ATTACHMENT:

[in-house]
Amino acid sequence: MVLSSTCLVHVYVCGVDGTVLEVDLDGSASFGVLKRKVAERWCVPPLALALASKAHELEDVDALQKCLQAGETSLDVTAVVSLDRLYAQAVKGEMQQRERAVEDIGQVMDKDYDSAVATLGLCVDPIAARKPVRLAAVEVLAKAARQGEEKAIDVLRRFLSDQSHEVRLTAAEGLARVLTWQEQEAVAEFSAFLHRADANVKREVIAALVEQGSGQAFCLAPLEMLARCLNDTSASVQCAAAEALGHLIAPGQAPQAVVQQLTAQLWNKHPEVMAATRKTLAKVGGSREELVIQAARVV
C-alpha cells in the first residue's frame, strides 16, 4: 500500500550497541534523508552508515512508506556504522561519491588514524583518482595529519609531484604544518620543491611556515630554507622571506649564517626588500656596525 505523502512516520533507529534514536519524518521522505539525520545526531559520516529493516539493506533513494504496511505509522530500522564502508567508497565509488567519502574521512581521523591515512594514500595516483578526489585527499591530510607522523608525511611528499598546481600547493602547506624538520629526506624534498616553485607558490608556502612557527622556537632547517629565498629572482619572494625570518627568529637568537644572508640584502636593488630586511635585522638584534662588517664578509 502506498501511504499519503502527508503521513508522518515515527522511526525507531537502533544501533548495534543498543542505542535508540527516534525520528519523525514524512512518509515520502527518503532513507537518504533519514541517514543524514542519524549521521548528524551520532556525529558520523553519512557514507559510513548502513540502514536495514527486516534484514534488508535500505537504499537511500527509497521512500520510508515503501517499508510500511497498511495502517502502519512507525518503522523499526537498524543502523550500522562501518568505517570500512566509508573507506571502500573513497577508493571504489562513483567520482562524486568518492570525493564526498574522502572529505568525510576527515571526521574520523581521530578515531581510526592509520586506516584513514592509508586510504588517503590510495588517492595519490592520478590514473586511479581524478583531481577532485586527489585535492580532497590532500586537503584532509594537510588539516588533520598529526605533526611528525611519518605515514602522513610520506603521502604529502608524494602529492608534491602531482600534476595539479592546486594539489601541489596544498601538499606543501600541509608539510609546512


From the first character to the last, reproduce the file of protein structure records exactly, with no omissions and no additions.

[in-house]
Amino acid sequence: MVLSSTCLVHVYVCGVDGTVLEVDLDGSASFGVLKRKVAERWCVPPLALALASKAHELEDVDALQKCLQAGETSLDVTAVVSLDRLYAQAVKGEMQQRERAVEDIGQVMDKDYDSAVATLGLCVDPIAARKPVRLAAVEVLAKAARQGEEKAIDVLRRFLSDQSHEVRLTAAEGLARVLTWQEQEAVAEFSAFLHRADANVKREVIAALVEQGSGQAFCLAPLEMLARCLNDTSASVQCAAAEALGHLIAPGQAPQAVVQQLTAQLWNKHPEVMAATRKTLAKVGGSREELVIQAARVV
C-alpha cells in the first residue's frame, strides 16, 4: 500500500550497541534523508552508515512508506556504522561519491588514524583518482595529519609531484604544518620543491611556515630554507622571506649564517626588500656596525 505523502512516520533507529534514536519524518521522505539525520545526531559520516529493516539493506533513494504496511505509522530500522564502508567508497565509488567519502574521512581521523591515512594514500595516483578526489585527499591530510607522523608525511611528499598546481600547493602547506624538520629526506624534498616553485607558490608556502612557527622556537632547517629565498629572482619572494625570518627568529637568537644572508640584502636593488630586511635585522638584534662588517664578509 502506498501511504499519503502527508503521513508522518515515527522511526525507531537502533544501533548495534543498543542505542535508540527516534525520528519523525514524512512518509515520502527518503532513507537518504533519514541517514543524514542519524549521521548528524551520532556525529558520523553519512557514507559510513548502513540502514536495514527486516534484514534488508535500505537504499537511500527509497521512500520510508515503501517499508510500511497498511495502517502502519512507525518503522523499526537498524543502523550500522562501518568505517570500512566509508573507506571502500573513497577508493571504489562513483567520482562524486568518492570525493564526498574522502572529505568525510576527515571526521574520523581521530578515531581510526592509520586506516584513514592509508586510504588517503590510495588517492595519490592520478590514473586511479581524478583531481577532485586527489585535492580532497590532500586537503584532509594537510588539516588533520598529526605533526611528525611519518605515514602522513610520506603521502604529502608524494602529492608534491602531482600534476595539479592546486594539489601541489596544498601538499606543501600541509608539510609546512